One was described in a May 1952 OSI memo to the FBI office in Anchorage as the postmaster in Kiana, Alaska; another was manager of a hotel in Valdez. One agent candidate worked for a tin-mining company at Lost River on the Seward Peninsula, one of the higher-priority areas for placing “Washtub” stay-behind agents.
The peninsula is named after Secretary of State William H. Seward, the primary negotiator in the 1867 purchase of the Alaska territory for $7.2 million from czarist Russia.
The FBI tapped its local contacts, including federal judges, the head of the U.S. Fish and Wildlife Service in Anchorage, an Anchorage physician and others for names of reliable Alaskans to be approached.
“Washtub’ was crafted in painstaking detail. But just as the first trained agents were to be put in place in September 1951, Hoover pulled out, leaving it in OSI’s hands, even though one month earlier his top lieutenants had advised him the FBI was “in these programs neck deep,” with an “obvious and inescapable” duty to proceed.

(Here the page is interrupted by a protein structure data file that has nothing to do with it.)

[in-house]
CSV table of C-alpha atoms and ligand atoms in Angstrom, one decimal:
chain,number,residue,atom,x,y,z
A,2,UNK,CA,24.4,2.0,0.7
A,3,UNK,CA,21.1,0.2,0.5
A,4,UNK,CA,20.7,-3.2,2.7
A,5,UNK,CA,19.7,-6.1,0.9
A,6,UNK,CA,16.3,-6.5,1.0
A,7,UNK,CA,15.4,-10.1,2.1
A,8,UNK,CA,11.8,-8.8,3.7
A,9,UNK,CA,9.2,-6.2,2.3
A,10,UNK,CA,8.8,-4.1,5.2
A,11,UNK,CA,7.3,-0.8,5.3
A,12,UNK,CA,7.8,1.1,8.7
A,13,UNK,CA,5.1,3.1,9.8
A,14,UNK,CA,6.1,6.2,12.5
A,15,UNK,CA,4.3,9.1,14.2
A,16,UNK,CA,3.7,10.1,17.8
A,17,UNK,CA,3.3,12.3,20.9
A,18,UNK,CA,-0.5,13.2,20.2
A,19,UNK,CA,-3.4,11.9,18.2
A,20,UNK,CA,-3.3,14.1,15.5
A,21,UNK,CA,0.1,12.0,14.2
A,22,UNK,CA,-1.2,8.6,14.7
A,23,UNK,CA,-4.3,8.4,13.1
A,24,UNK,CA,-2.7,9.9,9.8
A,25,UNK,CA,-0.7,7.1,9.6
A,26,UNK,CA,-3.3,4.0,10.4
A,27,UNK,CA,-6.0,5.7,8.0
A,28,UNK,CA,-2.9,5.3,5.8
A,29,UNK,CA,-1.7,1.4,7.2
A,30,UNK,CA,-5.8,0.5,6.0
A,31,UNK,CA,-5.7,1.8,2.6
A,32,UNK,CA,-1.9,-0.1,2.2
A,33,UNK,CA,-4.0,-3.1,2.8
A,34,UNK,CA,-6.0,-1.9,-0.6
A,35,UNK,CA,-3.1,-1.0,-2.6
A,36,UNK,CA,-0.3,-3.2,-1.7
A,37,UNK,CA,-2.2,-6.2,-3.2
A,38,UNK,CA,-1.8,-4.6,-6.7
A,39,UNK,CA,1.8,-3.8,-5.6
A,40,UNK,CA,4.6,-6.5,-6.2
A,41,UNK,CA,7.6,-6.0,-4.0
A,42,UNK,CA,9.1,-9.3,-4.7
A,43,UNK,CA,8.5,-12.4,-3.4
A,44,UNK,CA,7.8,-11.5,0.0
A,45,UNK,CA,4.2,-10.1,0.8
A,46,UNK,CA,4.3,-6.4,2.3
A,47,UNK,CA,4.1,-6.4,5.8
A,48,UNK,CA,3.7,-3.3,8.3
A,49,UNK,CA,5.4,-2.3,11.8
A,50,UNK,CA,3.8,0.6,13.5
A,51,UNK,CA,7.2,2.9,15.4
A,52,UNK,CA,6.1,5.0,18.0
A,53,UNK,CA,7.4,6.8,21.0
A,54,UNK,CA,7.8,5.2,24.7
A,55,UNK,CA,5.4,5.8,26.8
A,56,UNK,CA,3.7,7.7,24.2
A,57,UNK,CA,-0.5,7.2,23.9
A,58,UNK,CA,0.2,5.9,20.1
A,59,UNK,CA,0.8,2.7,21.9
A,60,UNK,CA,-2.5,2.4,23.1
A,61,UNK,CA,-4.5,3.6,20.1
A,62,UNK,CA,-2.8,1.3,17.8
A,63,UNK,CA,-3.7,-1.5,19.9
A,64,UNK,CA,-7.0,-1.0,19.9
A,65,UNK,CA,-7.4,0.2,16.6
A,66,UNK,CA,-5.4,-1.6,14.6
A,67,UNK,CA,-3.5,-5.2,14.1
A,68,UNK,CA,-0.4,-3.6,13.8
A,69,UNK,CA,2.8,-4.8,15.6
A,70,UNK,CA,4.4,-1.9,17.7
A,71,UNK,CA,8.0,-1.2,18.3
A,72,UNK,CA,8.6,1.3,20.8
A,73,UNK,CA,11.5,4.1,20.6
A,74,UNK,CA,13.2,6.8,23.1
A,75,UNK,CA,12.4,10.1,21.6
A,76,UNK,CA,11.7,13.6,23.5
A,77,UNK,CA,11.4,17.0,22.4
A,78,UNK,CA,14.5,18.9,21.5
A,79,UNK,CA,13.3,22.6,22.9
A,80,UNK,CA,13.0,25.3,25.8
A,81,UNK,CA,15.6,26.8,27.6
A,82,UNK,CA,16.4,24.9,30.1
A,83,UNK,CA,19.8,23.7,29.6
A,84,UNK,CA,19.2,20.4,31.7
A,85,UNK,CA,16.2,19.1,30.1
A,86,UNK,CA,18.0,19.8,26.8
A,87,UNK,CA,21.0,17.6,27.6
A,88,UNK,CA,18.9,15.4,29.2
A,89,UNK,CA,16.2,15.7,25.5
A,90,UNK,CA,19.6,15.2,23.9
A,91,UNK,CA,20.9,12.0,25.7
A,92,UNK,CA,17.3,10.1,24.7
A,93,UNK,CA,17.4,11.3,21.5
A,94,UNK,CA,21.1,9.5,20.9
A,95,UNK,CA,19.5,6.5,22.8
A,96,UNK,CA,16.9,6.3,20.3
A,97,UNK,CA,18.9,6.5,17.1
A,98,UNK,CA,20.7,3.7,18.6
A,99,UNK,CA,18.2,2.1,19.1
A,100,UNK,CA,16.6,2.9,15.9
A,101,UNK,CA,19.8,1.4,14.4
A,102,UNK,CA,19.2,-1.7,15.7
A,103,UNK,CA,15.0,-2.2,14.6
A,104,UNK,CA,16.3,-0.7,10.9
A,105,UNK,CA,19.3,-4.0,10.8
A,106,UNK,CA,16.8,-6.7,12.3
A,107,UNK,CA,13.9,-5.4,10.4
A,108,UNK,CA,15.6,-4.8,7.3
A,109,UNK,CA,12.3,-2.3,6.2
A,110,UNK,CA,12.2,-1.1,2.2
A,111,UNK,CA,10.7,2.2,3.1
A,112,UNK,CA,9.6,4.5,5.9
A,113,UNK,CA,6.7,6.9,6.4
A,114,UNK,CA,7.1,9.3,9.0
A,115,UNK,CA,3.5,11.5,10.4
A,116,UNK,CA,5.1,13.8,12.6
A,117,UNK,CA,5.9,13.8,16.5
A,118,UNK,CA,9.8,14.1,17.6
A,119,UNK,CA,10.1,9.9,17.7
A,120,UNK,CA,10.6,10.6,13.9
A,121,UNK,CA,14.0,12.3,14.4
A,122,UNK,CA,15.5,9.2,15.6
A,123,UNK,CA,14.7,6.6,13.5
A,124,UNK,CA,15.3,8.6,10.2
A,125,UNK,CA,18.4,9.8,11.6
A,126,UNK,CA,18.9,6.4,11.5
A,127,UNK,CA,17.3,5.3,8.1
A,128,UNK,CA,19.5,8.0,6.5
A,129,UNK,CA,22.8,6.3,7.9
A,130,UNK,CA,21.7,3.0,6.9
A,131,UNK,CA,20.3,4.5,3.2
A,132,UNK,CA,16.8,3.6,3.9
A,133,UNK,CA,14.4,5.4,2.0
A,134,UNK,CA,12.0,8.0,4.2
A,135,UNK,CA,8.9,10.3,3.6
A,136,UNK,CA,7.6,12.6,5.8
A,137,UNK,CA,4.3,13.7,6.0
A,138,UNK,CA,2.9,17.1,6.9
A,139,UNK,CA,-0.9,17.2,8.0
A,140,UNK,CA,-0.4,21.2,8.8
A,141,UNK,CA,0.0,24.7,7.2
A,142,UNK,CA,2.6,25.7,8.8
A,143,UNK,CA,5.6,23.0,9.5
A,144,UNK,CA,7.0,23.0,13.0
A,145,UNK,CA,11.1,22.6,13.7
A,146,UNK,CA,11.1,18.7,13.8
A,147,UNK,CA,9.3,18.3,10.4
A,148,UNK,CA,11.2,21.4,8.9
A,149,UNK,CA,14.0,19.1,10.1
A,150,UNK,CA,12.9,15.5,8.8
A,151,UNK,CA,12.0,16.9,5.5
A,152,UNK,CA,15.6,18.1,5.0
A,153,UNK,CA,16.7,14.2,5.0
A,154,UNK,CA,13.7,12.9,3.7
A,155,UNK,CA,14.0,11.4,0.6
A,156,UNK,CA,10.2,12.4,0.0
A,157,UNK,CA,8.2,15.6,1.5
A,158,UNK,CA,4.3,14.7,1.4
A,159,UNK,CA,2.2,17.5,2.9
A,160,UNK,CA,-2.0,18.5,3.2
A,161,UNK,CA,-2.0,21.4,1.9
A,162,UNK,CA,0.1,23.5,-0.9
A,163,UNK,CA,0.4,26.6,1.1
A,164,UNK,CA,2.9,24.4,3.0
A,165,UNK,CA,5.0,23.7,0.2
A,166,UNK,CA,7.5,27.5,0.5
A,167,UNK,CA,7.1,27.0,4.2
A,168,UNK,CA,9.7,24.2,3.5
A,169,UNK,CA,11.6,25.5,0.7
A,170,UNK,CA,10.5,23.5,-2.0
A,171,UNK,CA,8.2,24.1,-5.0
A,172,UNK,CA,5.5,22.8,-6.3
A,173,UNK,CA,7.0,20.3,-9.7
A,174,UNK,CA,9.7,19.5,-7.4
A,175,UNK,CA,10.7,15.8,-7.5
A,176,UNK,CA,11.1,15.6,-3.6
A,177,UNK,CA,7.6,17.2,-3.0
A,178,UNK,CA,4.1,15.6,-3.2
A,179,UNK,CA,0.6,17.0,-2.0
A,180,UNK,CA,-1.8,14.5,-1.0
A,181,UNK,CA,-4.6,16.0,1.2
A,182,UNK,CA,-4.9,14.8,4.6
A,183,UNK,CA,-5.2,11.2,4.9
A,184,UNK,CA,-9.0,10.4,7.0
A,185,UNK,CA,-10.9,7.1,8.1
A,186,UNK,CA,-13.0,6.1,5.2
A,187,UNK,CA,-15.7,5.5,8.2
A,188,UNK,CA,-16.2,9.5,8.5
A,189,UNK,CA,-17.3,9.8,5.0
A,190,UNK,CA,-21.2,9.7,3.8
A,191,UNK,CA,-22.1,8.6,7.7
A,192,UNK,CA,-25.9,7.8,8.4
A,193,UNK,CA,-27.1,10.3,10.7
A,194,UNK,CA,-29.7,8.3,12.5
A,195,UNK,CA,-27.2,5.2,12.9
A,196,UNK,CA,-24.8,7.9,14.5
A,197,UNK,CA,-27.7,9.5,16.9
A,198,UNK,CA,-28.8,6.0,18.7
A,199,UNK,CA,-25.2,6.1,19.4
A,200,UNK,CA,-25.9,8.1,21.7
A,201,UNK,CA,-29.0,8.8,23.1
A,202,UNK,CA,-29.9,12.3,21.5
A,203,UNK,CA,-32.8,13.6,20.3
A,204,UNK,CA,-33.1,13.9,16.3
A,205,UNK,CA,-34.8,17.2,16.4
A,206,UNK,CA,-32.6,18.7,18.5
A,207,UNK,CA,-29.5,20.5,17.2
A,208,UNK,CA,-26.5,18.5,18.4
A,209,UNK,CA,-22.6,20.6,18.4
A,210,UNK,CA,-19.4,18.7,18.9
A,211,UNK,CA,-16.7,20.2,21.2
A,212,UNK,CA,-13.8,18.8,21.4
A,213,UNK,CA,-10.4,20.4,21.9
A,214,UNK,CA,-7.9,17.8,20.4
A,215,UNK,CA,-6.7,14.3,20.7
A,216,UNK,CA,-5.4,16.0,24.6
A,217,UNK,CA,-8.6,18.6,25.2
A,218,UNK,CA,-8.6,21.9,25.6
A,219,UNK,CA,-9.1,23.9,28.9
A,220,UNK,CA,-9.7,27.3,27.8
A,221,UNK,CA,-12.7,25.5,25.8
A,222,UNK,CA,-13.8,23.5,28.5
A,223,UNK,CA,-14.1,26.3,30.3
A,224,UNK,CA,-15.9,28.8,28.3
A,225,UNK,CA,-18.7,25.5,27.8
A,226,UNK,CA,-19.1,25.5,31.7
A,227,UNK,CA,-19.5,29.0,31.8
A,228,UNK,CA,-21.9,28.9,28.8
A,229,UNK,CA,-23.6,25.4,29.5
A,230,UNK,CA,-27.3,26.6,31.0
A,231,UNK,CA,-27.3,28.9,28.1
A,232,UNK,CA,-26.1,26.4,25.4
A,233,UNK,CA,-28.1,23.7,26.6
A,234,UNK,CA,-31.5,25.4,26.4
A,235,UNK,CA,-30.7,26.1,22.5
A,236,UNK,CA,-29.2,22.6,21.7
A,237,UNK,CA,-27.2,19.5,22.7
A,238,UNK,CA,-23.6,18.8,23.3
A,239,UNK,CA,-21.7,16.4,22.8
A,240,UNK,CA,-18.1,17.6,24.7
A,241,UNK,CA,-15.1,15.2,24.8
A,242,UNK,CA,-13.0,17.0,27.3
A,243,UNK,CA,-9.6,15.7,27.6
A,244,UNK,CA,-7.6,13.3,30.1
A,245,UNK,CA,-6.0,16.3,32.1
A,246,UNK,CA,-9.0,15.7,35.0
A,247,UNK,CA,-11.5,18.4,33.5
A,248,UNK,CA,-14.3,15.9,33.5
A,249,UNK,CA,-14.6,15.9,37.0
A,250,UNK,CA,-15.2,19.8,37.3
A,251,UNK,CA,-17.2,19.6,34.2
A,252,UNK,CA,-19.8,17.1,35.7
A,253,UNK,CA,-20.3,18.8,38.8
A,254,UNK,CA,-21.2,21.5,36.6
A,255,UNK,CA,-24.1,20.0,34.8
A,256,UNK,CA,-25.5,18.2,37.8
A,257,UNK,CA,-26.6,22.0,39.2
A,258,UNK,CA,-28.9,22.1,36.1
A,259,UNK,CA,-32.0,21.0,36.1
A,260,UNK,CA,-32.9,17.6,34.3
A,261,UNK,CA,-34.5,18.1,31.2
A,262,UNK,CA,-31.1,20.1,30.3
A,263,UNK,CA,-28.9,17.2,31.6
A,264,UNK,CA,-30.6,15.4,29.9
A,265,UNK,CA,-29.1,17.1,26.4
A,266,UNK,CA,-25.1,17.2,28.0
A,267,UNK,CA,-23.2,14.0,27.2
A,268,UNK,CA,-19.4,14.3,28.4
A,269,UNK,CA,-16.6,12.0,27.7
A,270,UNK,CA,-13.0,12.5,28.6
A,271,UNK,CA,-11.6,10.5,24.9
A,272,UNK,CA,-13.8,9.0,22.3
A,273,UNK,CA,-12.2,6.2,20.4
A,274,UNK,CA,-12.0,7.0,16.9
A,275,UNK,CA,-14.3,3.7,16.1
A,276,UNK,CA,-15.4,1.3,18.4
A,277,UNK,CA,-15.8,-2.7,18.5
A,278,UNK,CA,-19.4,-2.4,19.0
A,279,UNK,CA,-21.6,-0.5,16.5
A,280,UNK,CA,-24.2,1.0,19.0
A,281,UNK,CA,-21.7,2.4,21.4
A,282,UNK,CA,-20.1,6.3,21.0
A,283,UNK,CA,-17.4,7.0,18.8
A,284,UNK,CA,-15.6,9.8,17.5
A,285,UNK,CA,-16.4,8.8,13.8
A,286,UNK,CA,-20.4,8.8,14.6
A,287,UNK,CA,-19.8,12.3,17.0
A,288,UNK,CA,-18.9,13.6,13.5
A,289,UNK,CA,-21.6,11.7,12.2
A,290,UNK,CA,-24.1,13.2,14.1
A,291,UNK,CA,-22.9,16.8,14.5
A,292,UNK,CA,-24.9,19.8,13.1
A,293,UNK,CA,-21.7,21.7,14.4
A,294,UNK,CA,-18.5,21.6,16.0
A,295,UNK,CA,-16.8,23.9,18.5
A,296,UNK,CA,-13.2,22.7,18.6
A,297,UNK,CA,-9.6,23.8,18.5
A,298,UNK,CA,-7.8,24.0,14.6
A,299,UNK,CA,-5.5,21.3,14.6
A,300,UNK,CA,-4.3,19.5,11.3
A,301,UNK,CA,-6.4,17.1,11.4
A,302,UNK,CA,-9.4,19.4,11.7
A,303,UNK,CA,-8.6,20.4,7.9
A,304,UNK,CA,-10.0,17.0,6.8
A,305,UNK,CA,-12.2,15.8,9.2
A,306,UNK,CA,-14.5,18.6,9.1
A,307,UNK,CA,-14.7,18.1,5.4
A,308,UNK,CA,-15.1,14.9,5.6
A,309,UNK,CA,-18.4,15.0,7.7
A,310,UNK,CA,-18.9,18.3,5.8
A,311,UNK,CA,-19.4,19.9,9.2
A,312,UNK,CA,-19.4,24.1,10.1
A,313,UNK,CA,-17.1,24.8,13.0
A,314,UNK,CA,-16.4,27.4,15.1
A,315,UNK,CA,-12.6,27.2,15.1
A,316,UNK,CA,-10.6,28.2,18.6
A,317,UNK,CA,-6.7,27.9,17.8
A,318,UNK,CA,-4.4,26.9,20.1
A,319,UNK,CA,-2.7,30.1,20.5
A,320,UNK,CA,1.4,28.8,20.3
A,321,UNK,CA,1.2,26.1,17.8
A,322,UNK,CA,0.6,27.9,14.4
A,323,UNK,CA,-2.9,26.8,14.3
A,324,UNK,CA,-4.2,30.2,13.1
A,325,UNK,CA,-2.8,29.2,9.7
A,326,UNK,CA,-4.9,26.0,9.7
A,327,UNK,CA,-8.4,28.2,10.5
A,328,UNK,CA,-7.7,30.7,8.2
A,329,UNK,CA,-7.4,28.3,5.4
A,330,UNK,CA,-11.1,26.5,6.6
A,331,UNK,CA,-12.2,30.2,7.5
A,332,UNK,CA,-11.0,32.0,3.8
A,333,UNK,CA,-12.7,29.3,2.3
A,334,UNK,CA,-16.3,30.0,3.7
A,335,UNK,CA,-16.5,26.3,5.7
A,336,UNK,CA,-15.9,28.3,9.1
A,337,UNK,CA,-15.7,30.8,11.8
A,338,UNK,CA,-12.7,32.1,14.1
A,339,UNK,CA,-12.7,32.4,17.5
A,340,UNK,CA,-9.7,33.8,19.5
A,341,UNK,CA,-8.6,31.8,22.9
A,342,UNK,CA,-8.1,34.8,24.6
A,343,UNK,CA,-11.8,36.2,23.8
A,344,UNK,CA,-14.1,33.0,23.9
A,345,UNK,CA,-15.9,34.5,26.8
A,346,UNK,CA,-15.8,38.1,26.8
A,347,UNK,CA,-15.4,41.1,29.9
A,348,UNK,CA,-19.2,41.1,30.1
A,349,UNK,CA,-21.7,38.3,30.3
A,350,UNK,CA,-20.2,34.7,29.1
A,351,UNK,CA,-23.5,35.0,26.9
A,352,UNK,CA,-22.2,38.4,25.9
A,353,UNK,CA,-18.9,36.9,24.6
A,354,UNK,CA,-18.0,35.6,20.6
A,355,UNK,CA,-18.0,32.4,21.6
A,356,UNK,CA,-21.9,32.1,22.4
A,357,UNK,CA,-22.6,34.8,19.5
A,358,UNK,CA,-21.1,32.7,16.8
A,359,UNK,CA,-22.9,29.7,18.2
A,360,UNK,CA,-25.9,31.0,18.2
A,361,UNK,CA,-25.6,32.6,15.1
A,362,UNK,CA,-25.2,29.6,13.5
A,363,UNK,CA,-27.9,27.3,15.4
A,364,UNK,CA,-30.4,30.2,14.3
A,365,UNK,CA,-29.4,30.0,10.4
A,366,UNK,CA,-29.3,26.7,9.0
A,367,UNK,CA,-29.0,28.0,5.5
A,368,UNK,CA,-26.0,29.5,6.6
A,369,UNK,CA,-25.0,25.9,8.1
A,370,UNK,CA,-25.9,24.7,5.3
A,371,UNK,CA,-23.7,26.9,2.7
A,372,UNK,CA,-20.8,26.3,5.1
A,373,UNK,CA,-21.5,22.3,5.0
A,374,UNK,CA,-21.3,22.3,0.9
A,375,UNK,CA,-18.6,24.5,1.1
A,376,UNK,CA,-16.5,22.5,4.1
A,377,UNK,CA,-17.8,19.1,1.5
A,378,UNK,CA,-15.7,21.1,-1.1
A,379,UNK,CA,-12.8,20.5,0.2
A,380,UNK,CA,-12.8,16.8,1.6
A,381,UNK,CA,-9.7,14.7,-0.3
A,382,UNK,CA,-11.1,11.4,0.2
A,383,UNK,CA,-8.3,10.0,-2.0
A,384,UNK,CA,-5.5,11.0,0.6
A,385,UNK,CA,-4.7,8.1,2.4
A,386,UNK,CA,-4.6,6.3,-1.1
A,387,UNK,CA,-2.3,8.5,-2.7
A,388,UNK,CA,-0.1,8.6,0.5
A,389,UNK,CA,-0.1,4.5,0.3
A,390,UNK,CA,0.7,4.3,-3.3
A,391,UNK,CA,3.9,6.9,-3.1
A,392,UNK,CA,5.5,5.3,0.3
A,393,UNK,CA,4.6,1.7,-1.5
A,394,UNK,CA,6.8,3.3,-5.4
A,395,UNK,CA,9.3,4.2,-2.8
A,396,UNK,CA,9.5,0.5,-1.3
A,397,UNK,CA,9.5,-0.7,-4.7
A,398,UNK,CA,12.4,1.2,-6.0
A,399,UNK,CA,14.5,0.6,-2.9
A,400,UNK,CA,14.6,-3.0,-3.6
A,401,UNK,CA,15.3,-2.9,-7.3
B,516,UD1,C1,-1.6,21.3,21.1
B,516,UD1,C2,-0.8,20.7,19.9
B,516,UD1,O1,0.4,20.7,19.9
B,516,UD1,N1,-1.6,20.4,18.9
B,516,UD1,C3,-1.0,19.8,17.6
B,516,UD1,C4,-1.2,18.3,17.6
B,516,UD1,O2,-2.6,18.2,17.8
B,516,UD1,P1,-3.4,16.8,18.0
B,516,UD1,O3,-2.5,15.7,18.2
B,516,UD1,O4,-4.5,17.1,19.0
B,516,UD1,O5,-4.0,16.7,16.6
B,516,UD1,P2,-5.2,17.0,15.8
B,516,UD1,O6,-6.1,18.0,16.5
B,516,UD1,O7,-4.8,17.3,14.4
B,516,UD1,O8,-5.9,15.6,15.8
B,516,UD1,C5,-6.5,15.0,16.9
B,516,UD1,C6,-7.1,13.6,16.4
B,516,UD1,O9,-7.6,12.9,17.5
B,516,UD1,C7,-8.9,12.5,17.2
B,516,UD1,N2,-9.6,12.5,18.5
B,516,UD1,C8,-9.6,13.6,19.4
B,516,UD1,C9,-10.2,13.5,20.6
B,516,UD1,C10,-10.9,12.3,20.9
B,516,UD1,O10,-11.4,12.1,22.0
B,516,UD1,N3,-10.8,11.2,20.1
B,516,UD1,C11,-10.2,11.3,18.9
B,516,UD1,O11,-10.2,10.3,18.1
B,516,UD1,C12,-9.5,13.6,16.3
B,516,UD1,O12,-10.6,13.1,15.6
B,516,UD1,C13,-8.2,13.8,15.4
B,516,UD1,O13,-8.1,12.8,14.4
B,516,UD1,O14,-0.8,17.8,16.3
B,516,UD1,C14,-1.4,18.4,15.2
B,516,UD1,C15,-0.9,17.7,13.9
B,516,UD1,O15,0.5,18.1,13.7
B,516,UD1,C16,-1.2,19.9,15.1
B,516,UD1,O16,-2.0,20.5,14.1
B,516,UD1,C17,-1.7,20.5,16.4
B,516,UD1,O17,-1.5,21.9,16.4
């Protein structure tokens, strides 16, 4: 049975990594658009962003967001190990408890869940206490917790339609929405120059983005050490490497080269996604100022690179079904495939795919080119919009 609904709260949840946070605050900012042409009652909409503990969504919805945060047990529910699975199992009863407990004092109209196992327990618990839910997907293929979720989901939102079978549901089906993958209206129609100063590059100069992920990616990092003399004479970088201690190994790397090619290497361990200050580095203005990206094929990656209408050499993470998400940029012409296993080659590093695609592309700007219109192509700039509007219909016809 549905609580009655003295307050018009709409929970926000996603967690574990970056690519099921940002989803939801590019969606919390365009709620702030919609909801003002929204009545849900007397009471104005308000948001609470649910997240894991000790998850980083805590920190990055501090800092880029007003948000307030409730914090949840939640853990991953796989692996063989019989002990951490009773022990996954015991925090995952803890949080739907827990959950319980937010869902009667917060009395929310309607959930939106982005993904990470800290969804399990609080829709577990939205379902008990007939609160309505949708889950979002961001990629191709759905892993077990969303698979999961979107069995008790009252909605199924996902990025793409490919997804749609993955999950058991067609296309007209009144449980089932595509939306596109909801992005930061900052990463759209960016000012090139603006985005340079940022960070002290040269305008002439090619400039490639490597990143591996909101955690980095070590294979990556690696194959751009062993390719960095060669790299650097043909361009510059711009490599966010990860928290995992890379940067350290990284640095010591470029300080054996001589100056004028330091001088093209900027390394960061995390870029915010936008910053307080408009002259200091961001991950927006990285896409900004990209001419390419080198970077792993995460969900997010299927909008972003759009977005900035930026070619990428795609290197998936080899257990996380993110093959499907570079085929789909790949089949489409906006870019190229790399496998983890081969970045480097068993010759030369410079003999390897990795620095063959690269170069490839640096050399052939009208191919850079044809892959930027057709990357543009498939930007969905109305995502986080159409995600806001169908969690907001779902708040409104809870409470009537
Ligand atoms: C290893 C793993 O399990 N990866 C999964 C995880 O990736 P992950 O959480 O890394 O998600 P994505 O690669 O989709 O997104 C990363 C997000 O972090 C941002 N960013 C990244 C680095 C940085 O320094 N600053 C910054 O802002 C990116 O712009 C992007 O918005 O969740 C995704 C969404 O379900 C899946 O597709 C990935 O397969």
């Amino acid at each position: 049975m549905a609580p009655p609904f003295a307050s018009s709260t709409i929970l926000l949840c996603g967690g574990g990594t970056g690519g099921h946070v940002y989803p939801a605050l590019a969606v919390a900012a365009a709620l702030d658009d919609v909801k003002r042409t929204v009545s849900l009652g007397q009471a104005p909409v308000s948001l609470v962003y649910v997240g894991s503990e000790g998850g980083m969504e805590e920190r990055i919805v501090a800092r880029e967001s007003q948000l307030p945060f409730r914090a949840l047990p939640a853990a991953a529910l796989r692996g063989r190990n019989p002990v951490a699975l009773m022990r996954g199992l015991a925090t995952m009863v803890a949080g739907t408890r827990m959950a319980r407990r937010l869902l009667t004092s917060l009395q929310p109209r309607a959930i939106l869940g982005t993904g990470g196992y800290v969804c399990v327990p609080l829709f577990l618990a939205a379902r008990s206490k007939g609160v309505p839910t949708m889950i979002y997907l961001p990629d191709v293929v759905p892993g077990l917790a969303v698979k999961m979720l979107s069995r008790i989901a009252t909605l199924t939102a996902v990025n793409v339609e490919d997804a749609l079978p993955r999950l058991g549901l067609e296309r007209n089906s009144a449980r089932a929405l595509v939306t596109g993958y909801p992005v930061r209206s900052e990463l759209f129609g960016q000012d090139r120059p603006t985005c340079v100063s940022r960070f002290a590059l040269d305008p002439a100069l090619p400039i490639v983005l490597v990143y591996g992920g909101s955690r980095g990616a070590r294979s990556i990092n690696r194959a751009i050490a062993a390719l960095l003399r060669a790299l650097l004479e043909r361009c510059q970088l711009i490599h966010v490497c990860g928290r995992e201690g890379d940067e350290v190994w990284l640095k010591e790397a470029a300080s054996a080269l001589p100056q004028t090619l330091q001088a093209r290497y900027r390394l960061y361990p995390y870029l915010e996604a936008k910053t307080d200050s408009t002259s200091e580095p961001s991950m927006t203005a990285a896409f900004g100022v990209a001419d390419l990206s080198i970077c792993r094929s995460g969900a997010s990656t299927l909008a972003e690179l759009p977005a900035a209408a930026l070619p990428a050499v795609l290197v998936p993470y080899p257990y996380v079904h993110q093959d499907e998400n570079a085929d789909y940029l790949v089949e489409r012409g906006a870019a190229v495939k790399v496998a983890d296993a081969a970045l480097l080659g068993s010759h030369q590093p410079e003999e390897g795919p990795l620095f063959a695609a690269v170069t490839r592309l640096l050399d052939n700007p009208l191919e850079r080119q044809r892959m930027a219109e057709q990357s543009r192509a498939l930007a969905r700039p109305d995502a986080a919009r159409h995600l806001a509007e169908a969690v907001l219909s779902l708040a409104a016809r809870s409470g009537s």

Hoover worried that when the shooting in Alaska started, the FBI would be “left holding the bag.”
“If a crisis arose we would be in the midst of another ‘Pearl Harbor’ and get part of the blame,” Hoover wrote in the margin of a Sept. 6, 1951, memo from an aide, to whom Hoover added one final order: “Get out at once.”
Three years later, Hoover was pulled back in, briefly.
In October 1954, an envelope and a typewritten letter containing a coded message were turned over to the FBI by a woman in Anchorage. It had been misaddressed by the anonymous sender in Fairbanks.
Espionage was suspected, triggering flurries of FBI internal memos. Hoover was informed that bureau code breakers were urgently trying to decipher the message.
They never broke the code but eventually declared the crisis over. The mystery message, they determined, was not from an enemy spy. It was a “practice message” sent errantly by one of the “Washtub” agents.